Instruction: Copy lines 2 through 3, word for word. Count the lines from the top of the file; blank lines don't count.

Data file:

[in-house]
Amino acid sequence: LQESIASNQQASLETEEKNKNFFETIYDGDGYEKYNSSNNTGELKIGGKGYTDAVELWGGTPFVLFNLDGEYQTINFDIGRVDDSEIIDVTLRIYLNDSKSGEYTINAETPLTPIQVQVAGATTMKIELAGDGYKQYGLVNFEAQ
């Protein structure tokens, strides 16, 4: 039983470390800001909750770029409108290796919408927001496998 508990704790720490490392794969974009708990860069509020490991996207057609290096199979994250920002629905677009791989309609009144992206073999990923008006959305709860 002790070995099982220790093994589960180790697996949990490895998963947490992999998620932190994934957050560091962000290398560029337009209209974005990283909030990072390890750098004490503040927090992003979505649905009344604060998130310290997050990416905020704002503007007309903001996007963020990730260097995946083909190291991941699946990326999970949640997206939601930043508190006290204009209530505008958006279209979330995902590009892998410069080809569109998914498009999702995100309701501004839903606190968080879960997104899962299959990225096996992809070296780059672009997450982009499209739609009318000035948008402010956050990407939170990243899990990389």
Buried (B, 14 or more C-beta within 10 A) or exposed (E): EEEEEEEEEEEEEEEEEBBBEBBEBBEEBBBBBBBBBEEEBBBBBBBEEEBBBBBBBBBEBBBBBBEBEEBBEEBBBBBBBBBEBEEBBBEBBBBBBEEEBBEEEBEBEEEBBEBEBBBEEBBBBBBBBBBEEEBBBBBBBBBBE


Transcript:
Amino acid sequence: LQESIASNQQASLETEEKNKNFFETIYDGDGYEKYNSSNNTGELKIGGKGYTDAVELWGGTPFVLFNLDGEYQTINFDIGRVDDSEIIDVTLRIYLNDSKSGEYTINAETPLTPIQVQVAGATTMKIELAGDGYKQYGLVNFEAQ
């Protein structure tokens, strides 16, 4: 039983470390800001909750770029409108290796919408927001496998 508990704790720490490392794969974009708990860069509020490991996207057609290096199979994250920002629905677009791989309609009144992206073999990923008006959305709860 002790070995099982220790093994589960180790697996949990490895998963947490992999998620932190994934957050560091962000290398560029337009209209974005990283909030990072390890750098004490503040927090992003979505649905009344604060998130310290997050990416905020704002503007007309903001996007963020990730260097995946083909190291991941699946990326999970949640997206939601930043508190006290204009209530505008958006279209979330995902590009892998410069080809569109998914498009999702995100309701501004839903606190968080879960997104899962299959990225096996992809070296780059672009997450982009499209739609009318000035948008402010956050990407939170990243899990990389």